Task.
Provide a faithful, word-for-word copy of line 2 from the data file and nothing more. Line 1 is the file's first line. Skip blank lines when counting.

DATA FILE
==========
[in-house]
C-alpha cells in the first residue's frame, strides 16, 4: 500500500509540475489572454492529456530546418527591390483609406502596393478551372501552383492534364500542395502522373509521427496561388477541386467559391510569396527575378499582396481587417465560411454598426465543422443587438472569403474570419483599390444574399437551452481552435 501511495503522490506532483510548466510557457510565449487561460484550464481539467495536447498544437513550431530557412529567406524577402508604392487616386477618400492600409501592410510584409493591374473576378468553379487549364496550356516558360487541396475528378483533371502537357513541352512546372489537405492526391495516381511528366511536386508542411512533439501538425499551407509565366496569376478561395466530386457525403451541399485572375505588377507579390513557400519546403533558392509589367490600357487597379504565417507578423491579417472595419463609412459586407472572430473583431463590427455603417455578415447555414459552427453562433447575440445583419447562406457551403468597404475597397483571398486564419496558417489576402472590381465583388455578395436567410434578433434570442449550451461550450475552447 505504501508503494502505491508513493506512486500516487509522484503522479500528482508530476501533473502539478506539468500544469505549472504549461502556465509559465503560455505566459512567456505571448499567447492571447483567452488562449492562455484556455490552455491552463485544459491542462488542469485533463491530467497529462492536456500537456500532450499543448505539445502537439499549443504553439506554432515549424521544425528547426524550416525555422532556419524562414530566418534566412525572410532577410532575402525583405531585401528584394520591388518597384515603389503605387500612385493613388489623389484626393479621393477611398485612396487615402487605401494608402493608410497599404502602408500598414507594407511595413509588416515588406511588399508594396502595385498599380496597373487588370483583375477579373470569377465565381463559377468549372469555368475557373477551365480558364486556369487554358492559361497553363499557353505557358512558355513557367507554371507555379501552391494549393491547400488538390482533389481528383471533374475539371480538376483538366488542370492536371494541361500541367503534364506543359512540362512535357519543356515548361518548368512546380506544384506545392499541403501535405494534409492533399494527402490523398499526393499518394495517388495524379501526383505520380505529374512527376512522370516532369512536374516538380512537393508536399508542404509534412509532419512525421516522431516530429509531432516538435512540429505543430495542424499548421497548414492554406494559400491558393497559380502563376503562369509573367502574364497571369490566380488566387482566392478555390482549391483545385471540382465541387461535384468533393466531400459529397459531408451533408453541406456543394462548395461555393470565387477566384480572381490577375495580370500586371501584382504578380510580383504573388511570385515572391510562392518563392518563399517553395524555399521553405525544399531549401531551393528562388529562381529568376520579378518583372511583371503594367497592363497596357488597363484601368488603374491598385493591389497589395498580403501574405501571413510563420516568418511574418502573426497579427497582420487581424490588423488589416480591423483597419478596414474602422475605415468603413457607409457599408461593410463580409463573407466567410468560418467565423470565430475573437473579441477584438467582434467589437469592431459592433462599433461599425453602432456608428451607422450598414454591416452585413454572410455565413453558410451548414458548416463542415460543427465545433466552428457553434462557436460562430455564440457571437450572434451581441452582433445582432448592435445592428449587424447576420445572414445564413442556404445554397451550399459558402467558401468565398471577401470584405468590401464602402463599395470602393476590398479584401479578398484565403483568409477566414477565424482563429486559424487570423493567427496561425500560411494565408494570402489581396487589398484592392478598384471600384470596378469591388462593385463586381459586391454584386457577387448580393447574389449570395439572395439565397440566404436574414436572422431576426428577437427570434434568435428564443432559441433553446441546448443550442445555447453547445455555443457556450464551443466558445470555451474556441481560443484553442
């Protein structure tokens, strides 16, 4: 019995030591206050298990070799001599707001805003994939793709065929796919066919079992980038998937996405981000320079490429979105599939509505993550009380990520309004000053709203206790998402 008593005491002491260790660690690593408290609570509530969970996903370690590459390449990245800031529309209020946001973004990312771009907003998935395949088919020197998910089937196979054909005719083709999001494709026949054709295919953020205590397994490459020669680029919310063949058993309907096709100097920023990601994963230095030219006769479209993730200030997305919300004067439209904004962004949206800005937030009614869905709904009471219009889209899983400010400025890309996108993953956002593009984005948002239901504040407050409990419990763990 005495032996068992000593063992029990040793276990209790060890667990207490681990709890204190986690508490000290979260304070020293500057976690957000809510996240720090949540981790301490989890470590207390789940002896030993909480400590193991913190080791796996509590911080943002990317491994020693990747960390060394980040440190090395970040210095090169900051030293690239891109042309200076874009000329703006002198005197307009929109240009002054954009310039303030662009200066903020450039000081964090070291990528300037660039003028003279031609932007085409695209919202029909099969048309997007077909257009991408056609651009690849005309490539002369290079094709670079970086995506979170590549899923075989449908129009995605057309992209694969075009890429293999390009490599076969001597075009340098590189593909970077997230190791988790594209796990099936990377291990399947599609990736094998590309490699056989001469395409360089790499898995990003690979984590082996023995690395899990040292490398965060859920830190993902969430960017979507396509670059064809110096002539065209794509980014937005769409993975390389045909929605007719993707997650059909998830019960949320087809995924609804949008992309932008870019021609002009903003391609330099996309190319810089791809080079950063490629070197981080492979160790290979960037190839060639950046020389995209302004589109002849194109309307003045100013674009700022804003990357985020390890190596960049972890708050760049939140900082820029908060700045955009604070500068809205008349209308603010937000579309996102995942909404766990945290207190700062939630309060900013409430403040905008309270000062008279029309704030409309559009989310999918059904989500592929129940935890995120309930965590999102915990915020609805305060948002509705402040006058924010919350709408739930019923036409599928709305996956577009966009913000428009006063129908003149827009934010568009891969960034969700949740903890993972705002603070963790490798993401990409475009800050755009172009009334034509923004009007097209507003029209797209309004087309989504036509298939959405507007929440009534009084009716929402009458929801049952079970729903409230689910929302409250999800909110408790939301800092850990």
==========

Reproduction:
C-alpha cells in the first residue's frame, strides 16, 4: 500500500509540475489572454492529456530546418527591390483609406502596393478551372501552383492534364500542395502522373509521427496561388477541386467559391510569396527575378499582396481587417465560411454598426465543422443587438472569403474570419483599390444574399437551452481552435 501511495503522490506532483510548466510557457510565449487561460484550464481539467495536447498544437513550431530557412529567406524577402508604392487616386477618400492600409501592410510584409493591374473576378468553379487549364496550356516558360487541396475528378483533371502537357513541352512546372489537405492526391495516381511528366511536386508542411512533439501538425499551407509565366496569376478561395466530386457525403451541399485572375505588377507579390513557400519546403533558392509589367490600357487597379504565417507578423491579417472595419463609412459586407472572430473583431463590427455603417455578415447555414459552427453562433447575440445583419447562406457551403468597404475597397483571398486564419496558417489576402472590381465583388455578395436567410434578433434570442449550451461550450475552447 505504501508503494502505491508513493506512486500516487509522484503522479500528482508530476501533473502539478506539468500544469505549472504549461502556465509559465503560455505566459512567456505571448499567447492571447483567452488562449492562455484556455490552455491552463485544459491542462488542469485533463491530467497529462492536456500537456500532450499543448505539445502537439499549443504553439506554432515549424521544425528547426524550416525555422532556419524562414530566418534566412525572410532577410532575402525583405531585401528584394520591388518597384515603389503605387500612385493613388489623389484626393479621393477611398485612396487615402487605401494608402493608410497599404502602408500598414507594407511595413509588416515588406511588399508594396502595385498599380496597373487588370483583375477579373470569377465565381463559377468549372469555368475557373477551365480558364486556369487554358492559361497553363499557353505557358512558355513557367507554371507555379501552391494549393491547400488538390482533389481528383471533374475539371480538376483538366488542370492536371494541361500541367503534364506543359512540362512535357519543356515548361518548368512546380506544384506545392499541403501535405494534409492533399494527402490523398499526393499518394495517388495524379501526383505520380505529374512527376512522370516532369512536374516538380512537393508536399508542404509534412509532419512525421516522431516530429509531432516538435512540429505543430495542424499548421497548414492554406494559400491558393497559380502563376503562369509573367502574364497571369490566380488566387482566392478555390482549391483545385471540382465541387461535384468533393466531400459529397459531408451533408453541406456543394462548395461555393470565387477566384480572381490577375495580370500586371501584382504578380510580383504573388511570385515572391510562392518563392518563399517553395524555399521553405525544399531549401531551393528562388529562381529568376520579378518583372511583371503594367497592363497596357488597363484601368488603374491598385493591389497589395498580403501574405501571413510563420516568418511574418502573426497579427497582420487581424490588423488589416480591423483597419478596414474602422475605415468603413457607409457599408461593410463580409463573407466567410468560418467565423470565430475573437473579441477584438467582434467589437469592431459592433462599433461599425453602432456608428451607422450598414454591416452585413454572410455565413453558410451548414458548416463542415460543427465545433466552428457553434462557436460562430455564440457571437450572434451581441452582433445582432448592435445592428449587424447576420445572414445564413442556404445554397451550399459558402467558401468565398471577401470584405468590401464602402463599395470602393476590398479584401479578398484565403483568409477566414477565424482563429486559424487570423493567427496561425500560411494565408494570402489581396487589398484592392478598384471600384470596378469591388462593385463586381459586391454584386457577387448580393447574389449570395439572395439565397440566404436574414436572422431576426428577437427570434434568435428564443432559441433553446441546448443550442445555447453547445455555443457556450464551443466558445470555451474556441481560443484553442